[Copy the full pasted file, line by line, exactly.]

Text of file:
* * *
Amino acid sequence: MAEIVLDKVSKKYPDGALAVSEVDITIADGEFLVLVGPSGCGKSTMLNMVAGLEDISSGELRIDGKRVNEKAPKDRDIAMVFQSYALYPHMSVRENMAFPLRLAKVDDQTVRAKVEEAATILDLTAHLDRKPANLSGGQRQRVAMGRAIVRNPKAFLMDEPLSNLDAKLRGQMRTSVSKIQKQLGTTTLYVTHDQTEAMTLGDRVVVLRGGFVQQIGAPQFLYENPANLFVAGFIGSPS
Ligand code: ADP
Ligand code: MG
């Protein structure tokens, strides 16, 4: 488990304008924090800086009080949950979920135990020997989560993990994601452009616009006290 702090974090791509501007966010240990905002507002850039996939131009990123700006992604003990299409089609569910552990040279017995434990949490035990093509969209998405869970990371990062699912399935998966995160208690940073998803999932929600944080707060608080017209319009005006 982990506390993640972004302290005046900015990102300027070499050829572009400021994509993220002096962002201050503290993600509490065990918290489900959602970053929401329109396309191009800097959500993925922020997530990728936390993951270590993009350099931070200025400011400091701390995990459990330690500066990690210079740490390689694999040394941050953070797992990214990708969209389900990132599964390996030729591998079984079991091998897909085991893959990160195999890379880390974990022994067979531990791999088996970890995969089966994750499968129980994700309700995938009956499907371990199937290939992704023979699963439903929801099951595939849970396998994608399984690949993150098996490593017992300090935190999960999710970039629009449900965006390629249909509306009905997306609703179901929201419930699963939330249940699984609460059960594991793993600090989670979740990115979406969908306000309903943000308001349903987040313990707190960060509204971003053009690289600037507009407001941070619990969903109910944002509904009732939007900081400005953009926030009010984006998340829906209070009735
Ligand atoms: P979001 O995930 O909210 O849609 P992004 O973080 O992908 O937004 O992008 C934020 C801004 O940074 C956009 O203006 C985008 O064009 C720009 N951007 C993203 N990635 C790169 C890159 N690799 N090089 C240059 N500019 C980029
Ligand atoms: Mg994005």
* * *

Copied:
Amino acid sequence: MAEIVLDKVSKKYPDGALAVSEVDITIADGEFLVLVGPSGCGKSTMLNMVAGLEDISSGELRIDGKRVNEKAPKDRDIAMVFQSYALYPHMSVRENMAFPLRLAKVDDQTVRAKVEEAATILDLTAHLDRKPANLSGGQRQRVAMGRAIVRNPKAFLMDEPLSNLDAKLRGQMRTSVSKIQKQLGTTTLYVTHDQTEAMTLGDRVVVLRGGFVQQIGAPQFLYENPANLFVAGFIGSPS
Ligand code: ADP
Ligand code: MG
């Protein structure tokens, strides 16, 4: 488990304008924090800086009080949950979920135990020997989560993990994601452009616009006290 702090974090791509501007966010240990905002507002850039996939131009990123700006992604003990299409089609569910552990040279017995434990949490035990093509969209998405869970990371990062699912399935998966995160208690940073998803999932929600944080707060608080017209319009005006 982990506390993640972004302290005046900015990102300027070499050829572009400021994509993220002096962002201050503290993600509490065990918290489900959602970053929401329109396309191009800097959500993925922020997530990728936390993951270590993009350099931070200025400011400091701390995990459990330690500066990690210079740490390689694999040394941050953070797992990214990708969209389900990132599964390996030729591998079984079991091998897909085991893959990160195999890379880390974990022994067979531990791999088996970890995969089966994750499968129980994700309700995938009956499907371990199937290939992704023979699963439903929801099951595939849970396998994608399984690949993150098996490593017992300090935190999960999710970039629009449900965006390629249909509306009905997306609703179901929201419930699963939330249940699984609460059960594991793993600090989670979740990115979406969908306000309903943000308001349903987040313990707190960060509204971003053009690289600037507009407001941070619990969903109910944002509904009732939007900081400005953009926030009010984006998340829906209070009735
Ligand atoms: P979001 O995930 O909210 O849609 P992004 O973080 O992908 O937004 O992008 C934020 C801004 O940074 C956009 O203006 C985008 O064009 C720009 N951007 C993203 N990635 C790169 C890159 N690799 N090089 C240059 N500019 C980029
Ligand atoms: Mg994005």